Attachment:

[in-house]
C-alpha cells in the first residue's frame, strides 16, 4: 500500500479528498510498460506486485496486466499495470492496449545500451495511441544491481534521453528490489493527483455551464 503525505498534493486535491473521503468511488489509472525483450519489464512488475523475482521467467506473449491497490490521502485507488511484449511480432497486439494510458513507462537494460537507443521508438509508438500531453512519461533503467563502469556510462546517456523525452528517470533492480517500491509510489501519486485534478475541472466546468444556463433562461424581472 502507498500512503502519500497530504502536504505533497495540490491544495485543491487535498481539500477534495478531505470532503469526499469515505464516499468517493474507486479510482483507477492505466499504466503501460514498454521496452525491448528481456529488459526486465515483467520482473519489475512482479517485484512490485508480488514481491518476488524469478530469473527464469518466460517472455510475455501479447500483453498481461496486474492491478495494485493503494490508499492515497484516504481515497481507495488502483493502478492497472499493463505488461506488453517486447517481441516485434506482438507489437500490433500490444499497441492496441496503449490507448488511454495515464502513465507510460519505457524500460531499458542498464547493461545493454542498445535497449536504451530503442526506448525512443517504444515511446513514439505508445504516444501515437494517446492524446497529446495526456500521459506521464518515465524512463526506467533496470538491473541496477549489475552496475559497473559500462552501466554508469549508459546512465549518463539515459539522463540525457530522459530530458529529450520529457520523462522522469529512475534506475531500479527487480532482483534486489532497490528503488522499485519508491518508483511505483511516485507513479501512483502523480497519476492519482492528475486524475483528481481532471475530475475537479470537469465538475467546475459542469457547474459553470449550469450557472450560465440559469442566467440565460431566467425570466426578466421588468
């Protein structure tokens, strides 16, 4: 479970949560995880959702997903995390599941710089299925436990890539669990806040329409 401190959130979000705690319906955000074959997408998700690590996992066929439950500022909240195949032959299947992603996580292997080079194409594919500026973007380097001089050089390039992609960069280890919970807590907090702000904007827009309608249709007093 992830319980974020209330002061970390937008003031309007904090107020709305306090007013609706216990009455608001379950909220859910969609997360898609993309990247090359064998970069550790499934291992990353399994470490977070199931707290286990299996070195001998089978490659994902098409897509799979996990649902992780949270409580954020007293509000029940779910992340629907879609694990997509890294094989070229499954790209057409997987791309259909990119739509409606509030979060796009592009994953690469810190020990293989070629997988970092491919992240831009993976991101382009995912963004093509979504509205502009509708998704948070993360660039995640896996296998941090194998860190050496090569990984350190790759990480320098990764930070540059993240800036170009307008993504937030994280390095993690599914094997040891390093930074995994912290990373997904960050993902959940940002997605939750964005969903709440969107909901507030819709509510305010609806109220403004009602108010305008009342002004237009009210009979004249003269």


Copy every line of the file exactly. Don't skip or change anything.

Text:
[in-house]
C-alpha cells in the first residue's frame, strides 16, 4: 500500500479528498510498460506486485496486466499495470492496449545500451495511441544491481534521453528490489493527483455551464 503525505498534493486535491473521503468511488489509472525483450519489464512488475523475482521467467506473449491497490490521502485507488511484449511480432497486439494510458513507462537494460537507443521508438509508438500531453512519461533503467563502469556510462546517456523525452528517470533492480517500491509510489501519486485534478475541472466546468444556463433562461424581472 502507498500512503502519500497530504502536504505533497495540490491544495485543491487535498481539500477534495478531505470532503469526499469515505464516499468517493474507486479510482483507477492505466499504466503501460514498454521496452525491448528481456529488459526486465515483467520482473519489475512482479517485484512490485508480488514481491518476488524469478530469473527464469518466460517472455510475455501479447500483453498481461496486474492491478495494485493503494490508499492515497484516504481515497481507495488502483493502478492497472499493463505488461506488453517486447517481441516485434506482438507489437500490433500490444499497441492496441496503449490507448488511454495515464502513465507510460519505457524500460531499458542498464547493461545493454542498445535497449536504451530503442526506448525512443517504444515511446513514439505508445504516444501515437494517446492524446497529446495526456500521459506521464518515465524512463526506467533496470538491473541496477549489475552496475559497473559500462552501466554508469549508459546512465549518463539515459539522463540525457530522459530530458529529450520529457520523462522522469529512475534506475531500479527487480532482483534486489532497490528503488522499485519508491518508483511505483511516485507513479501512483502523480497519476492519482492528475486524475483528481481532471475530475475537479470537469465538475467546475459542469457547474459553470449550469450557472450560465440559469442566467440565460431566467425570466426578466421588468
């Protein structure tokens, strides 16, 4: 479970949560995880959702997903995390599941710089299925436990890539669990806040329409 401190959130979000705690319906955000074959997408998700690590996992066929439950500022909240195949032959299947992603996580292997080079194409594919500026973007380097001089050089390039992609960069280890919970807590907090702000904007827009309608249709007093 992830319980974020209330002061970390937008003031309007904090107020709305306090007013609706216990009455608001379950909220859910969609997360898609993309990247090359064998970069550790499934291992990353399994470490977070199931707290286990299996070195001998089978490659994902098409897509799979996990649902992780949270409580954020007293509000029940779910992340629907879609694990997509890294094989070229499954790209057409997987791309259909990119739509409606509030979060796009592009994953690469810190020990293989070629997988970092491919992240831009993976991101382009995912963004093509979504509205502009509708998704948070993360660039995640896996296998941090194998860190050496090569990984350190790759990480320098990764930070540059993240800036170009307008993504937030994280390095993690599914094997040891390093930074995994912290990373997904960050993902959940940002997605939750964005969903709440969107909901507030819709509510305010609806109220403004009602108010305008009342002004237009009210009979004249003269």